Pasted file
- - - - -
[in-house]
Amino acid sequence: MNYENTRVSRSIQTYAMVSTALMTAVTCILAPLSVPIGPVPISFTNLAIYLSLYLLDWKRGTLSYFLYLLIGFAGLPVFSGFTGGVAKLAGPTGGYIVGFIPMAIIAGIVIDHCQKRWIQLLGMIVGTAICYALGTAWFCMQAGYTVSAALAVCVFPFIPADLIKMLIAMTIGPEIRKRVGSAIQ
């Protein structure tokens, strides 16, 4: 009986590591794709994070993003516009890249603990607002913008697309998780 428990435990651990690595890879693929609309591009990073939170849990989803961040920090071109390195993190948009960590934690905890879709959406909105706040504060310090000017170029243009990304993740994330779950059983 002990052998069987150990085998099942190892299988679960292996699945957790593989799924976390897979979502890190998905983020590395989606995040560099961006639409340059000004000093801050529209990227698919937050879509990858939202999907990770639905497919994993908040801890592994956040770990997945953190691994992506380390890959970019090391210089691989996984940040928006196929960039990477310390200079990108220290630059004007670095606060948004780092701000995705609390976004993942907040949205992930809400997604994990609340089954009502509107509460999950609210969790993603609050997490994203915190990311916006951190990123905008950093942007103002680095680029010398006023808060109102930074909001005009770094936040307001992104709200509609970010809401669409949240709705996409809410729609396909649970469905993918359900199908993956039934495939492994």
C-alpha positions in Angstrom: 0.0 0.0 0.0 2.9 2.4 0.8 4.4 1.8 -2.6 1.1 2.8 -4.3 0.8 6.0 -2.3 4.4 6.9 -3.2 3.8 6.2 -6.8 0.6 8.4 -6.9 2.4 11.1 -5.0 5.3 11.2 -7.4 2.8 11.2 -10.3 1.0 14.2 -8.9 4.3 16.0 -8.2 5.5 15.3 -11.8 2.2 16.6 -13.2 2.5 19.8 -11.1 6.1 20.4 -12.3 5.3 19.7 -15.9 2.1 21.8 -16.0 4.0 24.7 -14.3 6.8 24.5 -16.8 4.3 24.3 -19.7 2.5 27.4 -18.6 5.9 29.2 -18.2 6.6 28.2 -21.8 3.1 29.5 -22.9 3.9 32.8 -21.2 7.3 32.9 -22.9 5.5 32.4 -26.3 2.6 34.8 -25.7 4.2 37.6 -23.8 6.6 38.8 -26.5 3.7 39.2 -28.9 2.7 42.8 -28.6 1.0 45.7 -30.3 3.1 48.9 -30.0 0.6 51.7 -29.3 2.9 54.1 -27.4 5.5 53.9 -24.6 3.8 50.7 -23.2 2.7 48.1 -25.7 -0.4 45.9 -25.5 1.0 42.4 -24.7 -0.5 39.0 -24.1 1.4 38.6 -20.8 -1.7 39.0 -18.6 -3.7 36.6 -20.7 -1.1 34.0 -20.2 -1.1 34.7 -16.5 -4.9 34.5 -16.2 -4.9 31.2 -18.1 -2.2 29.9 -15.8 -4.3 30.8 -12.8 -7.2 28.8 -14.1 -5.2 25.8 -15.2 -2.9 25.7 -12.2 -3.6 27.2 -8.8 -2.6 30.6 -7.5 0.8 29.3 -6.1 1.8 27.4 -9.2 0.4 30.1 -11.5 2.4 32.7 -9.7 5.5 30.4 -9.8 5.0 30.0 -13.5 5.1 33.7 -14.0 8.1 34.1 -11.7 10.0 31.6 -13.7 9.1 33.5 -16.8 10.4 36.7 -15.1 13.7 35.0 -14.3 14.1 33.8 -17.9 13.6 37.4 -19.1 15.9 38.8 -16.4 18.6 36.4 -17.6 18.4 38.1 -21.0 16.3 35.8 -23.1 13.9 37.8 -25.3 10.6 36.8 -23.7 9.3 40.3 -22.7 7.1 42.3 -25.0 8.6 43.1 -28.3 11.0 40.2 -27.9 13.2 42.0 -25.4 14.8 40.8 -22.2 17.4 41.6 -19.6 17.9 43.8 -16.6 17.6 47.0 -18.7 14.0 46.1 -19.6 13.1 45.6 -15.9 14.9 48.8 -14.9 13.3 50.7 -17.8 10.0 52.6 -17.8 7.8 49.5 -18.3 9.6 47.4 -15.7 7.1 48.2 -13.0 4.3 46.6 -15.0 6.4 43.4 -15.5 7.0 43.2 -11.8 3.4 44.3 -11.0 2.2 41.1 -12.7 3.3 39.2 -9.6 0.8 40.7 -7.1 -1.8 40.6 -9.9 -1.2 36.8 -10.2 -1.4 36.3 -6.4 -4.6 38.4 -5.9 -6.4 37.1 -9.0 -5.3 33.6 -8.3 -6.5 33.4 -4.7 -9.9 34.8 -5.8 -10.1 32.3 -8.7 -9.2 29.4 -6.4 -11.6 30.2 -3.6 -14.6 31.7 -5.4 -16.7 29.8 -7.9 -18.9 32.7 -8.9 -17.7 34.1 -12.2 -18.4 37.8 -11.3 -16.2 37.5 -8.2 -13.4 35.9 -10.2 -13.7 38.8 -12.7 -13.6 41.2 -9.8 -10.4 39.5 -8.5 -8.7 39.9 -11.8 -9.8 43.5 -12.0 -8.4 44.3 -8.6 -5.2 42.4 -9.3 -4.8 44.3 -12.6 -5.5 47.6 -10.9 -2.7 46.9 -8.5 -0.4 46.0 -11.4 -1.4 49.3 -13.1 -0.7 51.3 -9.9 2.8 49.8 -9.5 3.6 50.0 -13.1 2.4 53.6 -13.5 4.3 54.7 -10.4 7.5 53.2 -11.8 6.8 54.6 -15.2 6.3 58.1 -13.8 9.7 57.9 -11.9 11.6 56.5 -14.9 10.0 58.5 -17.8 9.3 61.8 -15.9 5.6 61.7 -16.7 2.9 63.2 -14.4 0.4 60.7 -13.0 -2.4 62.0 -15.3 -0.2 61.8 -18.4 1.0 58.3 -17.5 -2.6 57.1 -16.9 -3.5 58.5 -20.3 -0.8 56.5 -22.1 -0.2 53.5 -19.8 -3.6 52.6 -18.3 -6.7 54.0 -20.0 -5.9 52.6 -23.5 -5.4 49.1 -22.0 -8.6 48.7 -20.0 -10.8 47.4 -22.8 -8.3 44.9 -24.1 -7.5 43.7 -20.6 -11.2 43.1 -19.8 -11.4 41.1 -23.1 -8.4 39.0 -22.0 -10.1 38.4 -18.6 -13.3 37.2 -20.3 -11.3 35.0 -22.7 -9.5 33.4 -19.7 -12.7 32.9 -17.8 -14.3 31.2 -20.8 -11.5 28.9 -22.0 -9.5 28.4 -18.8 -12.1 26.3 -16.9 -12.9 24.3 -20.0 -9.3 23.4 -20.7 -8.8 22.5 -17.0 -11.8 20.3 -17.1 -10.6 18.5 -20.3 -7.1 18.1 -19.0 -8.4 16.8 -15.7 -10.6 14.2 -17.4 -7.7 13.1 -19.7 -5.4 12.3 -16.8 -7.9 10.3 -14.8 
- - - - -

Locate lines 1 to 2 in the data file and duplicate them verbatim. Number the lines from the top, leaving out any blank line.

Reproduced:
[in-house]
Amino acid sequence: MNYENTRVSRSIQTYAMVSTALMTAVTCILAPLSVPIGPVPISFTNLAIYLSLYLLDWKRGTLSYFLYLLIGFAGLPVFSGFTGGVAKLAGPTGGYIVGFIPMAIIAGIVIDHCQKRWIQLLGMIVGTAICYALGTAWFCMQAGYTVSAALAVCVFPFIPADLIKMLIAMTIGPEIRKRVGSAIQ